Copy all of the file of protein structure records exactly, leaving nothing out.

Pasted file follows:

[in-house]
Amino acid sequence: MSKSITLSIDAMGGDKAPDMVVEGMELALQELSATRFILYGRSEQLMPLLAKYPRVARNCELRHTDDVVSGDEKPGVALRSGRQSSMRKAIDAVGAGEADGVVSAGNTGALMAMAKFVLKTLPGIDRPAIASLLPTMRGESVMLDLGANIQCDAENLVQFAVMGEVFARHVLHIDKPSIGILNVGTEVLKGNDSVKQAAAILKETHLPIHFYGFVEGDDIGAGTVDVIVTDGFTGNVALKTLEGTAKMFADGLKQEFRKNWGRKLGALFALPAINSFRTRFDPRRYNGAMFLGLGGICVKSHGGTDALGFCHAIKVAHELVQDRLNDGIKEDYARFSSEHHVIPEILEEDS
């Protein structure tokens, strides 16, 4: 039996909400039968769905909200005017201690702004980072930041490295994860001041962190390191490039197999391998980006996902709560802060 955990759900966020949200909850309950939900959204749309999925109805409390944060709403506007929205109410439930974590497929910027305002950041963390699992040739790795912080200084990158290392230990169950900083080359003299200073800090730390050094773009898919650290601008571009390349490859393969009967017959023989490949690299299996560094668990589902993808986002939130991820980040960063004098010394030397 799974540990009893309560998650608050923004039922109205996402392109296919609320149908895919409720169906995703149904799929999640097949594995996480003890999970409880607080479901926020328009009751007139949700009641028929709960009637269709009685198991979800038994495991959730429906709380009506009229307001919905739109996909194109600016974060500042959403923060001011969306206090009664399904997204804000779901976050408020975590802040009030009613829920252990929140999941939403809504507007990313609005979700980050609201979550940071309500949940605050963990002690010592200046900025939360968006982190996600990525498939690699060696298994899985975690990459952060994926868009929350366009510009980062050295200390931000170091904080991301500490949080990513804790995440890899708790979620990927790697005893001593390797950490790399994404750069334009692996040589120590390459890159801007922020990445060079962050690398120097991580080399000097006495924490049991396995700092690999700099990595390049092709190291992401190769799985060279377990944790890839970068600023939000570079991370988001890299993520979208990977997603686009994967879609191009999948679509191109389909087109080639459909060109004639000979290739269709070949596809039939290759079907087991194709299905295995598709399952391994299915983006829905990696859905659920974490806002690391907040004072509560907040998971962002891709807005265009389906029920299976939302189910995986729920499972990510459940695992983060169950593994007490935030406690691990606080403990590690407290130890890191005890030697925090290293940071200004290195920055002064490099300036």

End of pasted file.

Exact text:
[in-house]
Amino acid sequence: MSKSITLSIDAMGGDKAPDMVVEGMELALQELSATRFILYGRSEQLMPLLAKYPRVARNCELRHTDDVVSGDEKPGVALRSGRQSSMRKAIDAVGAGEADGVVSAGNTGALMAMAKFVLKTLPGIDRPAIASLLPTMRGESVMLDLGANIQCDAENLVQFAVMGEVFARHVLHIDKPSIGILNVGTEVLKGNDSVKQAAAILKETHLPIHFYGFVEGDDIGAGTVDVIVTDGFTGNVALKTLEGTAKMFADGLKQEFRKNWGRKLGALFALPAINSFRTRFDPRRYNGAMFLGLGGICVKSHGGTDALGFCHAIKVAHELVQDRLNDGIKEDYARFSSEHHVIPEILEEDS
């Protein structure tokens, strides 16, 4: 039996909400039968769905909200005017201690702004980072930041490295994860001041962190390191490039197999391998980006996902709560802060 955990759900966020949200909850309950939900959204749309999925109805409390944060709403506007929205109410439930974590497929910027305002950041963390699992040739790795912080200084990158290392230990169950900083080359003299200073800090730390050094773009898919650290601008571009390349490859393969009967017959023989490949690299299996560094668990589902993808986002939130991820980040960063004098010394030397 799974540990009893309560998650608050923004039922109205996402392109296919609320149908895919409720169906995703149904799929999640097949594995996480003890999970409880607080479901926020328009009751007139949700009641028929709960009637269709009685198991979800038994495991959730429906709380009506009229307001919905739109996909194109600016974060500042959403923060001011969306206090009664399904997204804000779901976050408020975590802040009030009613829920252990929140999941939403809504507007990313609005979700980050609201979550940071309500949940605050963990002690010592200046900025939360968006982190996600990525498939690699060696298994899985975690990459952060994926868009929350366009510009980062050295200390931000170091904080991301500490949080990513804790995440890899708790979620990927790697005893001593390797950490790399994404750069334009692996040589120590390459890159801007922020990445060079962050690398120097991580080399000097006495924490049991396995700092690999700099990595390049092709190291992401190769799985060279377990944790890839970068600023939000570079991370988001890299993520979208990977997603686009994967879609191009999948679509191109389909087109080639459909060109004639000979290739269709070949596809039939290759079907087991194709299905295995598709399952391994299915983006829905990696859905659920974490806002690391907040004072509560907040998971962002891709807005265009389906029920299976939302189910995986729920499972990510459940695992983060169950593994007490935030406690691990606080403990590690407290130890890191005890030697925090290293940071200004290195920055002064490099300036």